It looks like Oklahoma gardeners can now safely “plant away” on virtually all warm season plant material. Our night temperatures seem to be staying at 50 degrees or above, the days are now much longer and the sun intensity is getting brighter by the day.
We are now in the season where the sooner you plant your annual flowers and vegetables the longer you can enjoy them and the greater your harvest will be of flowers, food and aesthetic beauty before the November freeze ends another growing season.
It is now warm enough to plant most all kinds of container-grown annuals and perennials in your ground beds, raised beds, in planter boxes, decorative containers and hanging baskets or most any gardening nook or space. Even the really warm-blooded crops like sweet potatoes, periwinkle, copper plants and caladiums can now be planted with a high rate of success.
You can select and plant hundreds of plant species, including the ever popular begonias, geraniums, impatiens, petunias, penta, marigold and zinnias for color. It is always fun to explore and try some of the lesser known annuals along with the tried and true plants you have planted and enjoyed in the past.
You can plant large blocks of the same plant for mass impact, rows of different plants to create steps or waves of color and texture or you can plant a mixed garden of many types of plants depending on your taste and artistic style. Gardening is a chance to be an artist with living paints and to work with nature to produce a living and evolving masterpiece. Gardening gives us the chance to watch miracles happen daily as seeds, bulbs or small transplants grow from a small collection of cells into impressive large plants complete with flowers or fruit.
Vegetable and herb gardening has surged in popularity in recent years and we can now “plant away” on our tomatoes, eggplants, peppers, all kinds of herbs and even the most heat loving vegetables like okra. The sooner you can get your tomatoes and peppers planted, the more you can harvest before flower set and yields slow down in the intensive heat of July and August.
Commercial produce is going to be in tight supply and expensive this summer and fall because of extreme drought in many key vegetable production areas, such as California. This is an especially good year to raise part of your own fresh vegetables and herbs. You can raise more if you have space for a full vegetable garden but you can raise a surprising and fun amount of veggies in container gardens on your porch, patio or even an apartment balcony.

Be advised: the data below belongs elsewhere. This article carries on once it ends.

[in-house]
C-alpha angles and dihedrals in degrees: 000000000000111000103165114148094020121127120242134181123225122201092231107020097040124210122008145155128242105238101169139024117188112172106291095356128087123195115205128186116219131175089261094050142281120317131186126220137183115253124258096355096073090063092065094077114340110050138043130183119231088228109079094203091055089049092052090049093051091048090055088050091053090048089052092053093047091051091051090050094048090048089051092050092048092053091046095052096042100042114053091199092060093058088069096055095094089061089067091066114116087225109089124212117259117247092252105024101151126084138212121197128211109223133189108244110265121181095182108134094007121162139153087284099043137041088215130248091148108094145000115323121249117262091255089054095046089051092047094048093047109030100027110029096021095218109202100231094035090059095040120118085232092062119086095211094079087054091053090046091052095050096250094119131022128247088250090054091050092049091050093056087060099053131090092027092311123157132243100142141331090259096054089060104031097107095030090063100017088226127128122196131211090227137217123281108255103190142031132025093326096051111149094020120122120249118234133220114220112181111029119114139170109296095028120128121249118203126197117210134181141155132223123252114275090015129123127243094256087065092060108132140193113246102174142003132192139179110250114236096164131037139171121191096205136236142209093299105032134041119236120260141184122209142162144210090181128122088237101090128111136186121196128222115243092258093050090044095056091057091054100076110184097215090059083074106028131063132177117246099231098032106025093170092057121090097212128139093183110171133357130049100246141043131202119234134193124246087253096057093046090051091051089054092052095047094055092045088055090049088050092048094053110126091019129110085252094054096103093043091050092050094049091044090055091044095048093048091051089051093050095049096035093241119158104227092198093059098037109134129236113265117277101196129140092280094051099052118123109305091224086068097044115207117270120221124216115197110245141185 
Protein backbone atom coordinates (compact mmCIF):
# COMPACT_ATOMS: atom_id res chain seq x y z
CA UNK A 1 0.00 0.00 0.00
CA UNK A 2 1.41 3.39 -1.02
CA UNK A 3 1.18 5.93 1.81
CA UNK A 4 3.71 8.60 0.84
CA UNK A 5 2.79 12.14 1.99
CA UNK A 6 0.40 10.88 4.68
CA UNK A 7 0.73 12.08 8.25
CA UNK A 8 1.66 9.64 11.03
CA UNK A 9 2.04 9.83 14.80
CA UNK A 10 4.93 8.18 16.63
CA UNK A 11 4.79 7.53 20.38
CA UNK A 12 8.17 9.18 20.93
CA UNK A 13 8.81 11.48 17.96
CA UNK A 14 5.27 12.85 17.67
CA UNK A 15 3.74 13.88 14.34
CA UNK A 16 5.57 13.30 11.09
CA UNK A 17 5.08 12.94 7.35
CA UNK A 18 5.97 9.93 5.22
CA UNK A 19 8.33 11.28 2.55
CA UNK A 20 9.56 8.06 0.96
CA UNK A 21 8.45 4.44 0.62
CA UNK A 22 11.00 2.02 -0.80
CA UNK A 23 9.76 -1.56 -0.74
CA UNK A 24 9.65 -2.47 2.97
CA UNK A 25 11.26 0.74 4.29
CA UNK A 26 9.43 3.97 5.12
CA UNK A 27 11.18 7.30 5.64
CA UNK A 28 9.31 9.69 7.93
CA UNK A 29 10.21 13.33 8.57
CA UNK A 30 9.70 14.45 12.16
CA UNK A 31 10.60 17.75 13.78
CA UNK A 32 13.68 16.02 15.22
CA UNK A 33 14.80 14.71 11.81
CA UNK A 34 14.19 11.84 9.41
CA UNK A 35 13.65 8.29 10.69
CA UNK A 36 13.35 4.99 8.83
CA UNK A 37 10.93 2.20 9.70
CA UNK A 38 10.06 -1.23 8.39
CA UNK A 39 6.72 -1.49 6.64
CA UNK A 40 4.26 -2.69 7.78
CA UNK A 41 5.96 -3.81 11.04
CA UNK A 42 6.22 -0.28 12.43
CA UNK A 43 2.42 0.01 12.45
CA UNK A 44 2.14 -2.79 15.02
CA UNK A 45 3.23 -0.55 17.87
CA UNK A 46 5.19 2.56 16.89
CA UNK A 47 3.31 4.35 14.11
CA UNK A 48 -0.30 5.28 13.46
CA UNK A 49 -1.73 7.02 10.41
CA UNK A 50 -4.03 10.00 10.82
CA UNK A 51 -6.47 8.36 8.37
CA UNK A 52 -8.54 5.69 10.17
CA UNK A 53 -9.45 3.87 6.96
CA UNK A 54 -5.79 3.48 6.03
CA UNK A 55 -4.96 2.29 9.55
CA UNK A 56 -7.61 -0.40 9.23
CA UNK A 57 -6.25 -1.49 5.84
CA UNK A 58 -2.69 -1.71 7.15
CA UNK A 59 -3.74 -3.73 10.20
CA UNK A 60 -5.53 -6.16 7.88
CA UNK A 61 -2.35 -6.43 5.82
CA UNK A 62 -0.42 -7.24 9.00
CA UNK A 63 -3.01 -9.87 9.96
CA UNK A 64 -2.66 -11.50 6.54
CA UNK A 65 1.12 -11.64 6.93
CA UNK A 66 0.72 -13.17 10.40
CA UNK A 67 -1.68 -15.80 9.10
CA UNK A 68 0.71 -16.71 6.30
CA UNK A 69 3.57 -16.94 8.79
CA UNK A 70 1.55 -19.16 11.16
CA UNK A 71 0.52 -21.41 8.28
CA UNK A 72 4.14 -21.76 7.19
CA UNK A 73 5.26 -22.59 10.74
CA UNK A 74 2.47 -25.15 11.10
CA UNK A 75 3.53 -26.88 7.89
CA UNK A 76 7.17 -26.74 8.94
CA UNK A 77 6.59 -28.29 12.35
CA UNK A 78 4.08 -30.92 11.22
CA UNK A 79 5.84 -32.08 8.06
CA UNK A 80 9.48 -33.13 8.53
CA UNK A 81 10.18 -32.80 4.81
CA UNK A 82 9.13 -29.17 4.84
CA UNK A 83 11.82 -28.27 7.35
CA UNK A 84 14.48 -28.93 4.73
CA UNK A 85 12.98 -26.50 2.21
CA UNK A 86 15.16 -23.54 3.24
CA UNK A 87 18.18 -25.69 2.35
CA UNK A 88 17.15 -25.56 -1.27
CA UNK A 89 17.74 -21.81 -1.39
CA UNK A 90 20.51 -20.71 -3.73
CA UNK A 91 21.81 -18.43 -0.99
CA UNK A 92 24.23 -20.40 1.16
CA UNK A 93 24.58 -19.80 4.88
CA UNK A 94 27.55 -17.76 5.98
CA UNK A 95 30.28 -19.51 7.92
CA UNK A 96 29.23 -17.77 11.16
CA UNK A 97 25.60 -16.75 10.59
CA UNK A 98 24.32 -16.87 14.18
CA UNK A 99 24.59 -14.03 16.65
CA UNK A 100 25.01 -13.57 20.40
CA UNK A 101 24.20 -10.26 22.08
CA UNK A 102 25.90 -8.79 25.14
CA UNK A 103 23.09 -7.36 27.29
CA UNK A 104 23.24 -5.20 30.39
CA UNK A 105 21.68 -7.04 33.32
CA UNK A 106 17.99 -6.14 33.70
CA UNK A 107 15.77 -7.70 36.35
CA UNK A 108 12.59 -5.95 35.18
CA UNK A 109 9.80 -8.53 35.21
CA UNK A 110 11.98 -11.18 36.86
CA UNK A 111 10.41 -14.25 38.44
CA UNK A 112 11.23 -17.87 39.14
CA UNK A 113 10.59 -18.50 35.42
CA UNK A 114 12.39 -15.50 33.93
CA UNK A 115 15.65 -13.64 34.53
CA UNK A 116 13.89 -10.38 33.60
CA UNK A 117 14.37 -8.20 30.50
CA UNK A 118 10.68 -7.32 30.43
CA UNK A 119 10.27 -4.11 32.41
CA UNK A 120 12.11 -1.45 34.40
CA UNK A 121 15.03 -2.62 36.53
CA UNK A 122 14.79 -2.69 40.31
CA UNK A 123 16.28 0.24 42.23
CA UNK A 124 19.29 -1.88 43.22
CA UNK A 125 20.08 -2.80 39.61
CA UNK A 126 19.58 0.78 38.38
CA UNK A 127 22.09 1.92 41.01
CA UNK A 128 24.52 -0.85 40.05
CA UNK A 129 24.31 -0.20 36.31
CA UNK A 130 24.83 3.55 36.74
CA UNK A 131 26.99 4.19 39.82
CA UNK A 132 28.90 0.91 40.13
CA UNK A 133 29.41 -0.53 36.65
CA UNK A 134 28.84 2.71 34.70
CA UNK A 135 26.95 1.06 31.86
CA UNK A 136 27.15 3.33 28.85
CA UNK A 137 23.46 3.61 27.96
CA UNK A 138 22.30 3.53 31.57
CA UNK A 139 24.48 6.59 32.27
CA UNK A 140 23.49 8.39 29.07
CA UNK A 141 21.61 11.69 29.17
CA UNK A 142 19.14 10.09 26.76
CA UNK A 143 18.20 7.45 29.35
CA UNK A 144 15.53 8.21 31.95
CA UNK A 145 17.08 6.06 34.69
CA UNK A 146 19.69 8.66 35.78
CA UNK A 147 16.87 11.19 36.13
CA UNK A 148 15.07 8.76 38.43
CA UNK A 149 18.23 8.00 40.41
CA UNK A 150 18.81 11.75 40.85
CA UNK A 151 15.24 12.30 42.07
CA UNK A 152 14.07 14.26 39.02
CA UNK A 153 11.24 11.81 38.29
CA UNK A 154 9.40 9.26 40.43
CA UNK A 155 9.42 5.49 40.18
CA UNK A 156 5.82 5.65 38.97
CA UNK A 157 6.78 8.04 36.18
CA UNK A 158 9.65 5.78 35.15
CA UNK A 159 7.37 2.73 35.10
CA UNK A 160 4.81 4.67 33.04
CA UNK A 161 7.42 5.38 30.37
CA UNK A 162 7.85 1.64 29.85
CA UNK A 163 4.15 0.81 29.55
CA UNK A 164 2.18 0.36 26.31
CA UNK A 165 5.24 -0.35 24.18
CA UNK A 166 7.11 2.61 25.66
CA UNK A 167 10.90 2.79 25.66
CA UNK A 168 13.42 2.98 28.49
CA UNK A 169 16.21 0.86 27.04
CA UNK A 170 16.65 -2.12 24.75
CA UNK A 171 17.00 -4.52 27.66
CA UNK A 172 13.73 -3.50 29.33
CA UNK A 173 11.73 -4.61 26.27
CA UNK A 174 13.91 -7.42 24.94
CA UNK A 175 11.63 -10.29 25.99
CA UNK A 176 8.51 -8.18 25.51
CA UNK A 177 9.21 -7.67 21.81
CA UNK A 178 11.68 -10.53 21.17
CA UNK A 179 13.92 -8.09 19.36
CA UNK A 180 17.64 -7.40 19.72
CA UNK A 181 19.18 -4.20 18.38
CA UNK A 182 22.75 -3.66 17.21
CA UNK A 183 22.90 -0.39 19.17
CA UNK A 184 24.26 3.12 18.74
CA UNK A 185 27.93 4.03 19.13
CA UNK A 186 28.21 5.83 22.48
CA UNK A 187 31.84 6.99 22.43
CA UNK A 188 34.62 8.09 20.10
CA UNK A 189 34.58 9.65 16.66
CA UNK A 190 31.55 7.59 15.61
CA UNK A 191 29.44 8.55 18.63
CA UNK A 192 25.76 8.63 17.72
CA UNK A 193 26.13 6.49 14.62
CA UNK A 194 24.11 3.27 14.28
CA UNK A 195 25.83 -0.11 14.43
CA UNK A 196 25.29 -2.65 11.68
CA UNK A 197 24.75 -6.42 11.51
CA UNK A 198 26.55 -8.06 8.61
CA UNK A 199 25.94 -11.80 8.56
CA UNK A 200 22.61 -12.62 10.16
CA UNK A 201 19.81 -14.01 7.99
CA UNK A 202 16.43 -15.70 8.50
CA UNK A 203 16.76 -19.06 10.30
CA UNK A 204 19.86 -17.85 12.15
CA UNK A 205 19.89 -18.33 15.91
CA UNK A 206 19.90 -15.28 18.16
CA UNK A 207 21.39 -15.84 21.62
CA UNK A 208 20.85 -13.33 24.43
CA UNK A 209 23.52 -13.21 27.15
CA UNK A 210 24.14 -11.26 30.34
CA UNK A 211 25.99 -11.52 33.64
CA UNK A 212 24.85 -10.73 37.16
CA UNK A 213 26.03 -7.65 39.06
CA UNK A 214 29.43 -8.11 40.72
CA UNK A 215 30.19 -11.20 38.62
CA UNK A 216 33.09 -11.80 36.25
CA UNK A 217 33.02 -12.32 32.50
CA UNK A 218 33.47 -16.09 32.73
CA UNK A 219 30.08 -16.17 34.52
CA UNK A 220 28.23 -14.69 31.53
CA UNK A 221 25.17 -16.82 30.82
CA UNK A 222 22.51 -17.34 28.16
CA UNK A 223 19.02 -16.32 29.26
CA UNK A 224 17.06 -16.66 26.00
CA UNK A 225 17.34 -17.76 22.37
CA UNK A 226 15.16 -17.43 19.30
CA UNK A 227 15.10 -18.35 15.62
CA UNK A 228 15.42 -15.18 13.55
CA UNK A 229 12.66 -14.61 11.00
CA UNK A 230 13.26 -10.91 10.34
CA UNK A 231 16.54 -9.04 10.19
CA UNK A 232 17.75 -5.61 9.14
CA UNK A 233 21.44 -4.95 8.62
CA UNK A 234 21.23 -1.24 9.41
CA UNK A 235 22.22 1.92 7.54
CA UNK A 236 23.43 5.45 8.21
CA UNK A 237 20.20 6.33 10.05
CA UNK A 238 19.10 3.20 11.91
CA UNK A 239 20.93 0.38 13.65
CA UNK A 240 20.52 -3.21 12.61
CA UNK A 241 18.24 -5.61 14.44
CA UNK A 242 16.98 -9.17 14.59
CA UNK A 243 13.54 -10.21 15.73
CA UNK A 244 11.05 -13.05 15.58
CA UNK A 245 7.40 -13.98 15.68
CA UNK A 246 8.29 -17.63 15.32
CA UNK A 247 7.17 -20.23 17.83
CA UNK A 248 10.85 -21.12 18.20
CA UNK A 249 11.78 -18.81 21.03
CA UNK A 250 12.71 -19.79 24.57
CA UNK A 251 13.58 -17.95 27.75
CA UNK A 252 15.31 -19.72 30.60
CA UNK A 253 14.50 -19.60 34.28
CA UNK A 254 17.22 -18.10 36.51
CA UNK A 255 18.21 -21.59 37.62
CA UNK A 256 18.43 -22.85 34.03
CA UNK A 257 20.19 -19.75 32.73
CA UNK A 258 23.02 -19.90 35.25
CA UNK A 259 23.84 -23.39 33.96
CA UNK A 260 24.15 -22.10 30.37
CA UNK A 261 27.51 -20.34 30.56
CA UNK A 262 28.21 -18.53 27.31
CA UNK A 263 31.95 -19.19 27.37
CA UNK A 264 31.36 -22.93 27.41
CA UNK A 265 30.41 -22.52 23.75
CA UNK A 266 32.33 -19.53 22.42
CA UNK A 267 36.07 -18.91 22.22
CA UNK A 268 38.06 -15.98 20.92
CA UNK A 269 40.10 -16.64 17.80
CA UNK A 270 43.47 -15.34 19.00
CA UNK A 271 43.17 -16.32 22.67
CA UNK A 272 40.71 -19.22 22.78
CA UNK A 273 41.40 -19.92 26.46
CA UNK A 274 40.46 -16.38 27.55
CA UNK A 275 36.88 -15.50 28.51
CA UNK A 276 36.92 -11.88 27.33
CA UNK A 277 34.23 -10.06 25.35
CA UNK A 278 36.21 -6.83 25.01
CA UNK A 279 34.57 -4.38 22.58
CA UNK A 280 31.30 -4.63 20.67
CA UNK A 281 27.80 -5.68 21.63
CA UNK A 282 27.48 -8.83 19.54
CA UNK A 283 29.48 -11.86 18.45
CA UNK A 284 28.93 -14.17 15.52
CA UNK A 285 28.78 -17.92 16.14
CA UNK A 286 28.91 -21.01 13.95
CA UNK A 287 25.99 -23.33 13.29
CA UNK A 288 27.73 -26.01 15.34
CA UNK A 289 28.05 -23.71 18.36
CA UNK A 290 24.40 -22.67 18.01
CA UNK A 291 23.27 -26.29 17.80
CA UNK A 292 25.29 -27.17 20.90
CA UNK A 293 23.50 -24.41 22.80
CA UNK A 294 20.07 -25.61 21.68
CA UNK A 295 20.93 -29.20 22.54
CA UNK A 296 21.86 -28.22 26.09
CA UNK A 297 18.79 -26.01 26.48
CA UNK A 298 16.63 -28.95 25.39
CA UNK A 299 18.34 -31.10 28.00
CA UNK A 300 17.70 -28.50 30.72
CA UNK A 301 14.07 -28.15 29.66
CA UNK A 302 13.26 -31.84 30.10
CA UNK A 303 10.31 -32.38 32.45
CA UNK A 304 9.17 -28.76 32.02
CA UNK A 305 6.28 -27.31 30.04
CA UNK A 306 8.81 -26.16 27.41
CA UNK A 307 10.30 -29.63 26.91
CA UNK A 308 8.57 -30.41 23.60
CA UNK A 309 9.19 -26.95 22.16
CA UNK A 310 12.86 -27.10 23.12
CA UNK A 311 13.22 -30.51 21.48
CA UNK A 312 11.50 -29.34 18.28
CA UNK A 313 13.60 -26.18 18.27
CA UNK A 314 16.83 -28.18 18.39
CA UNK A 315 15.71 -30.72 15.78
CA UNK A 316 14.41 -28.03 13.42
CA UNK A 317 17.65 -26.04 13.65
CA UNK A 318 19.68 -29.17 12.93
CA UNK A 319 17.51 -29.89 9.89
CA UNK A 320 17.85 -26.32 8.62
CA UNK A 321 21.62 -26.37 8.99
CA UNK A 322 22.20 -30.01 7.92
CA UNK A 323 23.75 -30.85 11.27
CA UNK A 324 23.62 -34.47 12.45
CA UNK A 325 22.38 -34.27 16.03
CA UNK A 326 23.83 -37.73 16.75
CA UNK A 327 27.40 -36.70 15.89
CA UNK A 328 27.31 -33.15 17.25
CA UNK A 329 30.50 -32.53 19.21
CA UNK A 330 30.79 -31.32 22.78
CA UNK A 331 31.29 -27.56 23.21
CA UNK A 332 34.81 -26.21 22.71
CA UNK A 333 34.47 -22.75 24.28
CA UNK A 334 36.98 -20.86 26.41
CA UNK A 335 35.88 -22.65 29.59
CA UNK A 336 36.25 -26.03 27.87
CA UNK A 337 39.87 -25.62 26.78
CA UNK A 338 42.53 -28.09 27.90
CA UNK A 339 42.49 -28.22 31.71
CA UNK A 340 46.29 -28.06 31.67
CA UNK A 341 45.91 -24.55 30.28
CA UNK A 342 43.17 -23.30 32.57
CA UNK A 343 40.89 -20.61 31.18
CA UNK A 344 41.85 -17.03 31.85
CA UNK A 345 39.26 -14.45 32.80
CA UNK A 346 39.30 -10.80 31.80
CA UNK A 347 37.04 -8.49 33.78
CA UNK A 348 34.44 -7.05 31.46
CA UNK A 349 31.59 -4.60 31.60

We have had a lot of wind and ice damage to trees and shrubs the past few years. If you need to replace some of your trees and shrubs or want to plant new ornamental or fruit trees for future shade, flower or fruiting this is a great season to “plant away.” Planting trees and shrubs is a gift to the future, kind of the savings account of the plant world, a chance to leave an inheritance of beauty, cooling shade and love to those that follow after you.
The “plant away” theme even applies to turf and lawn grasses. We are at the tail end of the season to sow tall fescue to establish or improve shady area lawns and the beginning of the season to sow Bermuda grass seed for sunny lawn areas.
We are still very dry across central and western Oklahoma so remember to soak all your new plantings with a good dose of refreshing water. Check your new plantings regularly, but most will do best with at least 1 inch of moisture per week from rain or your water hose. Remember a good soaking every few days or once a week depending on your soil type is better than just spraying or squirting your plants every night.
Rodd Moesel serves on the Oklahoma State University Agriculture Dean's Advisory Committee. He is a former president of the Oklahoma Greenhouse Growers Association. Email garden and landscape questions to firstname.lastname@example.org.